California health authorities on Friday declared an end to a large measles outbreak that started at Disneyland and triggered a national debate about vaccinations.
Disease detectives for months raced to contain the highly contagious disease, which surfaced at Disney theme parks in December and spread to a half-dozen U.S. states, Mexico and Canada.
The outbreak sickened 147 people in the U.S., including 131 in California. There were no deaths.
Officials at the California Department of Public Health said no new infections have been reported for the past 42 days — or two incubation periods — meaning the outbreak is over in the U.S.
But it is still active in the Canadian province of Quebec, where 159 people were sickened. Most belong to a tight-knit religious community with a low vaccination rate.
Many who fell ill in the Disneyland episode were not immunized against measles. Some cited personal reasons for refusing shots, and others were too young to get the measles-mumps-rubella vaccine.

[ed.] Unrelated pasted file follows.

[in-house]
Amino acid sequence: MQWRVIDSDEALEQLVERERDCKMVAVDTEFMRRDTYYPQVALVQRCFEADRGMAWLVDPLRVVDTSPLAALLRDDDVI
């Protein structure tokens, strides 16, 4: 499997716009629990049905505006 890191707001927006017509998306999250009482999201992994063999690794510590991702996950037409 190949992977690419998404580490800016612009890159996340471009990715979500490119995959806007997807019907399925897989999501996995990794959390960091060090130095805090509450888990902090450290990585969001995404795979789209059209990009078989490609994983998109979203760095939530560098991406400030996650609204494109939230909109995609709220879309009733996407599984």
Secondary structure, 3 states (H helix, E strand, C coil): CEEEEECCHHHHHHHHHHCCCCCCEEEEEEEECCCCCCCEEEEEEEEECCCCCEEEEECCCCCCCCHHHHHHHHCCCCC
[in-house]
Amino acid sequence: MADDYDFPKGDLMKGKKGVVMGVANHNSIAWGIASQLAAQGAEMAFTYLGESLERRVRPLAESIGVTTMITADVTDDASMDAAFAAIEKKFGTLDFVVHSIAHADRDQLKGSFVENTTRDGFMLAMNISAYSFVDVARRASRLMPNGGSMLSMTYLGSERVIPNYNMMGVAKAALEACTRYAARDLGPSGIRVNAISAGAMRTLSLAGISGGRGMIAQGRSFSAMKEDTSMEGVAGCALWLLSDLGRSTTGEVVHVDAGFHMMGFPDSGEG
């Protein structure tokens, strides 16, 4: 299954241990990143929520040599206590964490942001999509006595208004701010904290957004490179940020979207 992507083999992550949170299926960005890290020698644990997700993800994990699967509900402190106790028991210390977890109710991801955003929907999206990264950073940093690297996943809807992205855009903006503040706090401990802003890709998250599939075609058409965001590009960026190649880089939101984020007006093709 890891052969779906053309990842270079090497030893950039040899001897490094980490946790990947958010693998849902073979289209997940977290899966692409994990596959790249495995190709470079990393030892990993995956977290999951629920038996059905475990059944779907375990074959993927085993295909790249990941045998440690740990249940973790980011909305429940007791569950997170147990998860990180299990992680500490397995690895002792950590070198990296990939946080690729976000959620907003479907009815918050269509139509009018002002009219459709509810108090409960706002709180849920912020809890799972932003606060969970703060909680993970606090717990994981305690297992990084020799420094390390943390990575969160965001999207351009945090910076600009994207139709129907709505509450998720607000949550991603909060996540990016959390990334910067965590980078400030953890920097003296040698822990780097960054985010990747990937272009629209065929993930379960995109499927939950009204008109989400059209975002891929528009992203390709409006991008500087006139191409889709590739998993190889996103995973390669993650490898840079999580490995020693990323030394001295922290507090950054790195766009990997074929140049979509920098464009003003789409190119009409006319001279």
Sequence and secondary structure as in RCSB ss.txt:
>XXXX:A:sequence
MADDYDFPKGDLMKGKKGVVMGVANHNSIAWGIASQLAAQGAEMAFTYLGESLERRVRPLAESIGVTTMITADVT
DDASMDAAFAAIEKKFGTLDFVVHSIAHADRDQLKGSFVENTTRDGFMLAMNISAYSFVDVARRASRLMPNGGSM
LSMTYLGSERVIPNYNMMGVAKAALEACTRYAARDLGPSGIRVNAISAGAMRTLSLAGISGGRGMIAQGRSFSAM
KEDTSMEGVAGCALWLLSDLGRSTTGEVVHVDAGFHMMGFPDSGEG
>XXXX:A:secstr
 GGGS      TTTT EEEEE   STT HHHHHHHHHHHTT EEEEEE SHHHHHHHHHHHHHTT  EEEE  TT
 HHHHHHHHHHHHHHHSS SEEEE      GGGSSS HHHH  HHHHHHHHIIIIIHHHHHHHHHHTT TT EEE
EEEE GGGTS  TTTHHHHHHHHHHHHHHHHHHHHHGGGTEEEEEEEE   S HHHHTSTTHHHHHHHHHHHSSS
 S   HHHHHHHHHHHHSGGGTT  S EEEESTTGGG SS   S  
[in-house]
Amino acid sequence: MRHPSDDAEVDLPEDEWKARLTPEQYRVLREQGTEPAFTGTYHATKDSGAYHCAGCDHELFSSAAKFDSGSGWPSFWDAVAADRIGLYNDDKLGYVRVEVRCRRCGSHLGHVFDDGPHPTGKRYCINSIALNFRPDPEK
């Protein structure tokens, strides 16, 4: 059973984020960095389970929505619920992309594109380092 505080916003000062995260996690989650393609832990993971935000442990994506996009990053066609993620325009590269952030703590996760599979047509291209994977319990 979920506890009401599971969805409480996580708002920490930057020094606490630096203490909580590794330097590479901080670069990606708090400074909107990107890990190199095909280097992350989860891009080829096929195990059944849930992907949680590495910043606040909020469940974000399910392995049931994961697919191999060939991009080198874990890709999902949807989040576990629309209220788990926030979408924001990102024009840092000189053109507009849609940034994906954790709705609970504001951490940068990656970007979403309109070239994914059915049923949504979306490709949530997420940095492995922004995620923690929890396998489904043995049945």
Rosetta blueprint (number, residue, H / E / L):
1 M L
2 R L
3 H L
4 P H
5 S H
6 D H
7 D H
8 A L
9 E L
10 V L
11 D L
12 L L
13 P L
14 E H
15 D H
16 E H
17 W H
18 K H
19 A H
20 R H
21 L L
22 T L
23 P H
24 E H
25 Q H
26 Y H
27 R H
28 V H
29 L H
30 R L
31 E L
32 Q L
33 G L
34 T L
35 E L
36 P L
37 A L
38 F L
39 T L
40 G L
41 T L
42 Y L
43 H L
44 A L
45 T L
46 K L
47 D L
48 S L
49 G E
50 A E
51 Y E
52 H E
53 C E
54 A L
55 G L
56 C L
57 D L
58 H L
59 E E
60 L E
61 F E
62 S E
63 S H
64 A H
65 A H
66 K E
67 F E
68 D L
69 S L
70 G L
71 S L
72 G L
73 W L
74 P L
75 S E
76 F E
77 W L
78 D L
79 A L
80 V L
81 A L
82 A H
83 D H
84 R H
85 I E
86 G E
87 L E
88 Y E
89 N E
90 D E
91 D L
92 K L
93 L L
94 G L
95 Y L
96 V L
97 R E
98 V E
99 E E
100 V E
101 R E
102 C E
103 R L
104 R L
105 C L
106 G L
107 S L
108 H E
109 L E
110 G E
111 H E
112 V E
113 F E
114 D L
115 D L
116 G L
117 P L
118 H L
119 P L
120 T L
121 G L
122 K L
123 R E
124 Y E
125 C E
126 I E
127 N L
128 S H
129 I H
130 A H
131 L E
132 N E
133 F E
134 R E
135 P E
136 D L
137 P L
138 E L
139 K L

Doctors said the outbreak could have been worse if it wasn't for the aggressive public health response, which included tracking down people potentially exposed to measles-stricken patients and isolating them until they were no longer contagious.
"It's a lot of work, and it's very expensive," said Dr. James Cherry, an infectious disease specialist at the University of California, Los Angeles, who had no role in the measles investigation.
While the Disneyland measles outbreak has ended, there are other measles cases circulating around the country.
Public health officials don't know who sparked the Disneyland outbreak but believe it was someone who caught the virus overseas and visited Disneyland while contagious.